Also important? Understanding that random flare-ups may happen down the road. Skin sensitivity (or irritation) is not easy to predict, but it is easy to trigger. Of course, if side effects quickly worsen or you're concerned about an allergic reaction or infection, contact a dermatologist immediately.
Who is most likely to be afflicted?
If you have sensitive or dry skin, you're more likely to experience the worst of this retinol side effect. "Sensitive skin types and those who have skin conditions such as eczema or rosacea may experience excessive skin irritation such as redness, dryness, swelling, itching, or a burning sensation," says Green.
How do you prevent retinol uglies?
Like when a popped pimple forms a scab, you pretty much have to let this skincare state heal on its own. That said, retinol uglies are somewhat treatable and perhaps even preventable. According to Green, the following steps can make the condition more tolerable and manageable:
- Buffering: The most crucial step is to stay hydrated with a moisturizer, which is known as buffering. "The moisturizer will minimize any redness, discomfort, and dryness that frequently accompanies your skin as it adapts to retinol. Moisturizers like Aveeno and Ceravae can ease any peeling and tightness and are non-comedogenic. You can even mix retinol with a moisturizer to minimize discomfort," advises Green. "Hydrating cleansers with ceramides, niacinamide, and hyaluronic acid serums can also help with the purging."
- Drinking water: Yep, here's one more reason to keep your Hydro Flask handy. "Staying hydrated is another way to help with the retinol 'uglies' to prevent tightness and peeling of your skin,” says Green.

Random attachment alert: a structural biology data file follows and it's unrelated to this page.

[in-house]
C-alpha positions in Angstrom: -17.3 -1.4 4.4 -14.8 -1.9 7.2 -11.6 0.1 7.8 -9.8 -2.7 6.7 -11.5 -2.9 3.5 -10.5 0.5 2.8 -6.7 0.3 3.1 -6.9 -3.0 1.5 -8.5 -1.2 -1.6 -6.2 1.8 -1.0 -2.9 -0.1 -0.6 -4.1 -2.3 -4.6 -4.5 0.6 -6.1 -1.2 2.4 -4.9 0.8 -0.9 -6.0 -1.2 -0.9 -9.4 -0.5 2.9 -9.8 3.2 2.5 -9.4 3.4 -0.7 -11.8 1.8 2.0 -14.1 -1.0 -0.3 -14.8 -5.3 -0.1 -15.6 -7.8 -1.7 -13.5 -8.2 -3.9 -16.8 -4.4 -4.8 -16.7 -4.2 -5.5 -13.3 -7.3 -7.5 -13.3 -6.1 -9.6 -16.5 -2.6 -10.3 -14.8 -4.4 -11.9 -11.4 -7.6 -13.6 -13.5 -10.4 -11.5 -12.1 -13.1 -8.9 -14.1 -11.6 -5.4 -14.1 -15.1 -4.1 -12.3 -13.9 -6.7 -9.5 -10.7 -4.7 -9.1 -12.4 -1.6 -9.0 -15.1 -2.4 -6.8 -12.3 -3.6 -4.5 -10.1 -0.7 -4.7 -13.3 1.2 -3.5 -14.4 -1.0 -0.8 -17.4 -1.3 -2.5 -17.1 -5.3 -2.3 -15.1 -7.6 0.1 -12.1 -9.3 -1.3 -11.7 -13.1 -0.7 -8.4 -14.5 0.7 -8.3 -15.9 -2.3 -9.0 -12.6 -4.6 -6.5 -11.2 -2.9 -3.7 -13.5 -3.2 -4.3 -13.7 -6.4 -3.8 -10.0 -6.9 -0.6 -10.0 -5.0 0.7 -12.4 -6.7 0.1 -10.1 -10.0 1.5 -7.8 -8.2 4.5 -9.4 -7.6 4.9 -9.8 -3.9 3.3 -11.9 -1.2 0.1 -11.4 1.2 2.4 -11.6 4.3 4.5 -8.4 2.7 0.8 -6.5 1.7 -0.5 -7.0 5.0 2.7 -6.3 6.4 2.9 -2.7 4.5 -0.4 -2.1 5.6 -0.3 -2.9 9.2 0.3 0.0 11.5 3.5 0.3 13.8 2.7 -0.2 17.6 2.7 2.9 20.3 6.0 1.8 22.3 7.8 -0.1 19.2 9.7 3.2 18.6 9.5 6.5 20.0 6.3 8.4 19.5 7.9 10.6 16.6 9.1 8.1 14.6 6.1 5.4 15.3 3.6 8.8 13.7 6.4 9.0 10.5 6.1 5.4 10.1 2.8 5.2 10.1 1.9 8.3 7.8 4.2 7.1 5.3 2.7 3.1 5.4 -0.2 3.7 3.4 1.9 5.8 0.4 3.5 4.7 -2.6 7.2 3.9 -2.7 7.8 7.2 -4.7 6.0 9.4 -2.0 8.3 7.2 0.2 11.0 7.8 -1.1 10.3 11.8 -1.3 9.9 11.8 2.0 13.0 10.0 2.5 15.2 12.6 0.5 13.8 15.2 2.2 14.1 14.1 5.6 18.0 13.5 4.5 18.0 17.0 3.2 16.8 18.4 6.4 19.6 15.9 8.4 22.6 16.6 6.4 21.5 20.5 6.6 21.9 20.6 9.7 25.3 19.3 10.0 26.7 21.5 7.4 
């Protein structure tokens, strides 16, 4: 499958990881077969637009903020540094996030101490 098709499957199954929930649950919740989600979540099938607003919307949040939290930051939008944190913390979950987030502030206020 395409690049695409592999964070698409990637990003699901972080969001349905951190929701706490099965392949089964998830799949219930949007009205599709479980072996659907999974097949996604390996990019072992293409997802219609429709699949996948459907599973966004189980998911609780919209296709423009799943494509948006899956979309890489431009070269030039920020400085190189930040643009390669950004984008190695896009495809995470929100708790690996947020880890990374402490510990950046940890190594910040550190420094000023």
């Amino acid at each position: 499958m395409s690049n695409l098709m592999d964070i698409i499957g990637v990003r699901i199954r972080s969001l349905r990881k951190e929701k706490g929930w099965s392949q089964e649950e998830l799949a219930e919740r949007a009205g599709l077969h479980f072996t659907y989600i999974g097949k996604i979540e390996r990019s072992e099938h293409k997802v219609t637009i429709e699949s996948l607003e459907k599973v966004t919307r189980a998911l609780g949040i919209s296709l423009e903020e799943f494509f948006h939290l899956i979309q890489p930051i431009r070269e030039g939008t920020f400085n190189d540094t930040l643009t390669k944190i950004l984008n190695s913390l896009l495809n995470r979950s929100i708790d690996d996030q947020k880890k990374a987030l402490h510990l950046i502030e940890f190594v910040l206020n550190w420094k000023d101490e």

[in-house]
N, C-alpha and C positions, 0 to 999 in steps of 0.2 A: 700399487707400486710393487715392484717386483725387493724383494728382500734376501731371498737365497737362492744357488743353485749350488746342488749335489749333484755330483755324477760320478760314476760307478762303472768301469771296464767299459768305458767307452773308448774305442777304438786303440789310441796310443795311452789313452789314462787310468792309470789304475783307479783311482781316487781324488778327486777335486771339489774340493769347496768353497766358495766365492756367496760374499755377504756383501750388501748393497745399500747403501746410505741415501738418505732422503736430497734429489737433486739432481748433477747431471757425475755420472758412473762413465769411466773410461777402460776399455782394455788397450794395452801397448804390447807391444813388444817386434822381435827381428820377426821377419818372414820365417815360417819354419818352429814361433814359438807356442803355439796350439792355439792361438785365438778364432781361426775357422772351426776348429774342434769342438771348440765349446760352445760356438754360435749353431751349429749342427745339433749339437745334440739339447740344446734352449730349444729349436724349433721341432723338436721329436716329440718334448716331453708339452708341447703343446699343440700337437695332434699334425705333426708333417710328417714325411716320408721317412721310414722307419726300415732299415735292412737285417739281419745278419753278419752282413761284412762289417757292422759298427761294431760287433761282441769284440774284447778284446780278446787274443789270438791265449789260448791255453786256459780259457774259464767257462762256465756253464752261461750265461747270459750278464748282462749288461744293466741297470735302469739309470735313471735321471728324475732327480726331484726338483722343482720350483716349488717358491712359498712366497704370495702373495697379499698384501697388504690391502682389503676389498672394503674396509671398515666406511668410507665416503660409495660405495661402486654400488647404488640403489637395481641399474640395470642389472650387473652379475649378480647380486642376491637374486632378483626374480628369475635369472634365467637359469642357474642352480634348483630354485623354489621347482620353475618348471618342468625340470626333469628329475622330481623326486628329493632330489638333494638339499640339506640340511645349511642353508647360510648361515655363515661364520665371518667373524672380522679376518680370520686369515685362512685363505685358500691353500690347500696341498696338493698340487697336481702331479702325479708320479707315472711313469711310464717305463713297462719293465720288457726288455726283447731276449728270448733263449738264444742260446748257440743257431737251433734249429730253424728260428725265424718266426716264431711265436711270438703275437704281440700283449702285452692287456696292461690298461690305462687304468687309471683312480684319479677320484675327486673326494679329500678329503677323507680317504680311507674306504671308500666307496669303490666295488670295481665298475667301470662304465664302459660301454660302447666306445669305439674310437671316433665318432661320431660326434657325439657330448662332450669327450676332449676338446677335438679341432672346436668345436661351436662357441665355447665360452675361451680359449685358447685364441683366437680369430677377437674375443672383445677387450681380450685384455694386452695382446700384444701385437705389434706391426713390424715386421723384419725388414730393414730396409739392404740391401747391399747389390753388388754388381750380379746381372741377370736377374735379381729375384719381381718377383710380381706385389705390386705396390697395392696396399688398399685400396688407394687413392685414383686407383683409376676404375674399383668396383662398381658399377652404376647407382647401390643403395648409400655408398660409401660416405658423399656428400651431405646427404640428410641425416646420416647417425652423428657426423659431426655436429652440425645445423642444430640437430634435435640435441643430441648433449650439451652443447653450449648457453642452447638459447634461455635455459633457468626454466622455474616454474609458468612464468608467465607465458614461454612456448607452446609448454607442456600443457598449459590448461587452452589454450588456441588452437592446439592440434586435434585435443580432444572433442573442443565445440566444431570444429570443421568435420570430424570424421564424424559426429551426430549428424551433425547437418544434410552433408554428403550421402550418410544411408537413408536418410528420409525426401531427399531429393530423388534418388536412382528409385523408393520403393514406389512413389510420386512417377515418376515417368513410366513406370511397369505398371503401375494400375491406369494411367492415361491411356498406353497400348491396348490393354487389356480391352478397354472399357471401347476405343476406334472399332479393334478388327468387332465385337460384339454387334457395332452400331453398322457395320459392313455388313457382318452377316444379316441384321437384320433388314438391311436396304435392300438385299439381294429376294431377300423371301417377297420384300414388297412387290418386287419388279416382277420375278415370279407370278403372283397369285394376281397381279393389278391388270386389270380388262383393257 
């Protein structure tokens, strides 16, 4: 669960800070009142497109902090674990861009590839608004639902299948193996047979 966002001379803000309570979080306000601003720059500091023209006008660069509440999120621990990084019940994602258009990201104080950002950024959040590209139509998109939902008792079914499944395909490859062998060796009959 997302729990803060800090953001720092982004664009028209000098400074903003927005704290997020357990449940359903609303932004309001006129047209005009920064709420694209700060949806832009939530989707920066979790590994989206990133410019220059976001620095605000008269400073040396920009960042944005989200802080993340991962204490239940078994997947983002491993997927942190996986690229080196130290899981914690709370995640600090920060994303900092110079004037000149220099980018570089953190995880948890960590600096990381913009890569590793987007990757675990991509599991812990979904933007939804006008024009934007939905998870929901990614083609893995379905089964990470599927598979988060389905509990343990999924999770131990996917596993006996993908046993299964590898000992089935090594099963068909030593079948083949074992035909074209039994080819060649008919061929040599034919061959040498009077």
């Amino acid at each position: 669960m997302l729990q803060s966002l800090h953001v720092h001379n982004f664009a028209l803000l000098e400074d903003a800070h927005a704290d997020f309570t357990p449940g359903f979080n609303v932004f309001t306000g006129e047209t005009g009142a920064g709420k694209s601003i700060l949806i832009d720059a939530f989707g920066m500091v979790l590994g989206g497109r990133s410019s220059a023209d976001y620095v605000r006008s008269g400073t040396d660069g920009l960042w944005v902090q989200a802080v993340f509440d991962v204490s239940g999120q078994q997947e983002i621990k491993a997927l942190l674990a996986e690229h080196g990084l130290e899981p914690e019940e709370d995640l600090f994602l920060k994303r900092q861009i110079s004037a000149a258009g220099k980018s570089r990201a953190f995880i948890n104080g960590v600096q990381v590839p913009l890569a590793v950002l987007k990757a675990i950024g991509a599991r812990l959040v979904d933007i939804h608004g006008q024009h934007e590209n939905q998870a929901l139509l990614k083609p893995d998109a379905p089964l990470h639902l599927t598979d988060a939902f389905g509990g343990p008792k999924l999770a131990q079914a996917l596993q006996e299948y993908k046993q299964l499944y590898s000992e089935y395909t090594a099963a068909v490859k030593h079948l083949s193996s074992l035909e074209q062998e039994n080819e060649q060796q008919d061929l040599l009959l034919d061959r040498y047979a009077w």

- Applying retinol at night: To minimize skin irritation from the sun during the day, Green recommends using retinol during the nighttime.
- Wearing sunscreen: If you've heard it once, you've heard it 100 times — sun protection is essential! "Retinol can make your skin more sensitive to UV radiation. As a result, it is vital to stay out of the sunlight or to apply sunscreen with an SPF of 30 and above if you are going to go out in the sun. Sunscreen will need to be reapplied every two hours and even more frequently if you exercise or go swimming."
- Starting with a low retinol percentage: Slow and steady wins the race when it comes to retinol. Says Green, "It would also be best to start with a lower concentration of retinol and reduce usage if you are experiencing severe irritation." Retinol products with a .03 concentration or lower are a good starting baseline for beginners. But if you have highly sensitive skin, you may want to start even lower. "A low-strength retinol product such as 0.01% can help with signs of aging, reduce large pores, and improve the overall appearance of your skin. Try to use it once or twice a week to see how your skin tolerates it before using it more frequently."
- Gentle exfoliation: This can help eliminate some of your dry and dead skin that’s irritating your face. Instead of adding more chemicals to the mix, it's best to try natural exfoliants like coffee, sugar, or oatmeal scrubs. Just remember not to scrub too hard because your skin is in a very sensitive state.
- Use a facial steamer before washing your face: This will open your pores and help get rid of bacteria.
- Avoiding certain products: Lastly, Green recommends steering clear of alpha- and beta-hydroxy acids while using retinol.
Dr. Michele Green, Cosmetic Dermatologist
This article was originally published on